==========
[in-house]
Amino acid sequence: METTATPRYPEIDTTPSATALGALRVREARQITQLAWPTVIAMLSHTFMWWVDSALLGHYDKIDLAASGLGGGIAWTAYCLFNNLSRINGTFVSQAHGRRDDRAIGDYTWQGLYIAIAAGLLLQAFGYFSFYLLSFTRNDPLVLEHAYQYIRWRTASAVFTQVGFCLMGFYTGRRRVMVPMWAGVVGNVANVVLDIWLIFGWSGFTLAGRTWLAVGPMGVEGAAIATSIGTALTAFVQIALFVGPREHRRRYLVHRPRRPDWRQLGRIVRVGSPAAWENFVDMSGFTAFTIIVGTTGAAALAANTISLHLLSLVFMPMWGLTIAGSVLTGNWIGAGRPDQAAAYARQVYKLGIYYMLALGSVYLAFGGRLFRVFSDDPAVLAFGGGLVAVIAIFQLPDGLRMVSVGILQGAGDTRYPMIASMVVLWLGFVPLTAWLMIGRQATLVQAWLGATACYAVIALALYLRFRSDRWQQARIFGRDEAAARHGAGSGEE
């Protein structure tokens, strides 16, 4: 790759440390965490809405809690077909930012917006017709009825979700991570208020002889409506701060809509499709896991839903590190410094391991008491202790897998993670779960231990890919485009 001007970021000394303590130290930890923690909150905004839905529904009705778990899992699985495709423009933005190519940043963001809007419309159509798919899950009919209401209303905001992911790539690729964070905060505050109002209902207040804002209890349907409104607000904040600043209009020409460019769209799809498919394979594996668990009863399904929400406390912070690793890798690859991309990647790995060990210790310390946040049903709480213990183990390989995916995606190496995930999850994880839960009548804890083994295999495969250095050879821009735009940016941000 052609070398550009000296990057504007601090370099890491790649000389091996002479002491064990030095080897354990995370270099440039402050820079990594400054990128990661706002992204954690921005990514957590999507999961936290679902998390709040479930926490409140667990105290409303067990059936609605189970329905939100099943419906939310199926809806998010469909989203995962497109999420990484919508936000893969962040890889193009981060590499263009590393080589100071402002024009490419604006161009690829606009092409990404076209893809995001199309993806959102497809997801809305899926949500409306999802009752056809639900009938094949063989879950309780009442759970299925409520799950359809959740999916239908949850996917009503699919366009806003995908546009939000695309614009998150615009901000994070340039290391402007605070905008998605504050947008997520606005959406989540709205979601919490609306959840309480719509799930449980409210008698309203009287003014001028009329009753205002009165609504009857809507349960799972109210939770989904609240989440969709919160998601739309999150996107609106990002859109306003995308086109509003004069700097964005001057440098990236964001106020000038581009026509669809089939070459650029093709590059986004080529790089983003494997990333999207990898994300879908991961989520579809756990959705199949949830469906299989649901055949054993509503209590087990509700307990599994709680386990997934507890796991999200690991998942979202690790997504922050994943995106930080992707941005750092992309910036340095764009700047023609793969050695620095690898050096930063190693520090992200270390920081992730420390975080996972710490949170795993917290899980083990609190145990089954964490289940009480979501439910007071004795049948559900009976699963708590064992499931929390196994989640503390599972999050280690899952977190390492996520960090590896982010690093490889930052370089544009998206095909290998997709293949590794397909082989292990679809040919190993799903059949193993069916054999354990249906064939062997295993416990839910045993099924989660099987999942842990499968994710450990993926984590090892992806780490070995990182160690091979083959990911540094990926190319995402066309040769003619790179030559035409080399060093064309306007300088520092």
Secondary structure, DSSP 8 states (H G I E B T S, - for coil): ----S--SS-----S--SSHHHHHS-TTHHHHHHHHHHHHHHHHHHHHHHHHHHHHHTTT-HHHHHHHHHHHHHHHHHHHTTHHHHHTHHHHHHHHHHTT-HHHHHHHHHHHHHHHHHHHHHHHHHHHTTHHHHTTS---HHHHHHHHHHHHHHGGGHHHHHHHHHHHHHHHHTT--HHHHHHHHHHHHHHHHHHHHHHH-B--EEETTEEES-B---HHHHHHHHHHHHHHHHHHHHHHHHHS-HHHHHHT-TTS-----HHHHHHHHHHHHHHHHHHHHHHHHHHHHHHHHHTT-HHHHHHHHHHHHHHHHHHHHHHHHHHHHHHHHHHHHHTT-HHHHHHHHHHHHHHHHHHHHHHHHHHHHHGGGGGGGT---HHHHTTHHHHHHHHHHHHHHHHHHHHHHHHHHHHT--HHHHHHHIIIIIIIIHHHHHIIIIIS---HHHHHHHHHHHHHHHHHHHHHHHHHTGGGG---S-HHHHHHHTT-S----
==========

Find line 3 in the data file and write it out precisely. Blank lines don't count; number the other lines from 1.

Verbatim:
């Protein structure tokens, strides 16, 4: 790759440390965490809405809690077909930012917006017709009825979700991570208020002889409506701060809509499709896991839903590190410094391991008491202790897998993670779960231990890919485009 001007970021000394303590130290930890923690909150905004839905529904009705778990899992699985495709423009933005190519940043963001809007419309159509798919899950009919209401209303905001992911790539690729964070905060505050109002209902207040804002209890349907409104607000904040600043209009020409460019769209799809498919394979594996668990009863399904929400406390912070690793890798690859991309990647790995060990210790310390946040049903709480213990183990390989995916995606190496995930999850994880839960009548804890083994295999495969250095050879821009735009940016941000 052609070398550009000296990057504007601090370099890491790649000389091996002479002491064990030095080897354990995370270099440039402050820079990594400054990128990661706002992204954690921005990514957590999507999961936290679902998390709040479930926490409140667990105290409303067990059936609605189970329905939100099943419906939310199926809806998010469909989203995962497109999420990484919508936000893969962040890889193009981060590499263009590393080589100071402002024009490419604006161009690829606009092409990404076209893809995001199309993806959102497809997801809305899926949500409306999802009752056809639900009938094949063989879950309780009442759970299925409520799950359809959740999916239908949850996917009503699919366009806003995908546009939000695309614009998150615009901000994070340039290391402007605070905008998605504050947008997520606005959406989540709205979601919490609306959840309480719509799930449980409210008698309203009287003014001028009329009753205002009165609504009857809507349960799972109210939770989904609240989440969709919160998601739309999150996107609106990002859109306003995308086109509003004069700097964005001057440098990236964001106020000038581009026509669809089939070459650029093709590059986004080529790089983003494997990333999207990898994300879908991961989520579809756990959705199949949830469906299989649901055949054993509503209590087990509700307990599994709680386990997934507890796991999200690991998942979202690790997504922050994943995106930080992707941005750092992309910036340095764009700047023609793969050695620095690898050096930063190693520090992200270390920081992730420390975080996972710490949170795993917290899980083990609190145990089954964490289940009480979501439910007071004795049948559900009976699963708590064992499931929390196994989640503390599972999050280690899952977190390492996520960090590896982010690093490889930052370089544009998206095909290998997709293949590794397909082989292990679809040919190993799903059949193993069916054999354990249906064939062997295993416990839910045993099924989660099987999942842990499968994710450990993926984590090892992806780490070995990182160690091979083959990911540094990926190319995402066309040769003619790179030559035409080399060093064309306007300088520092």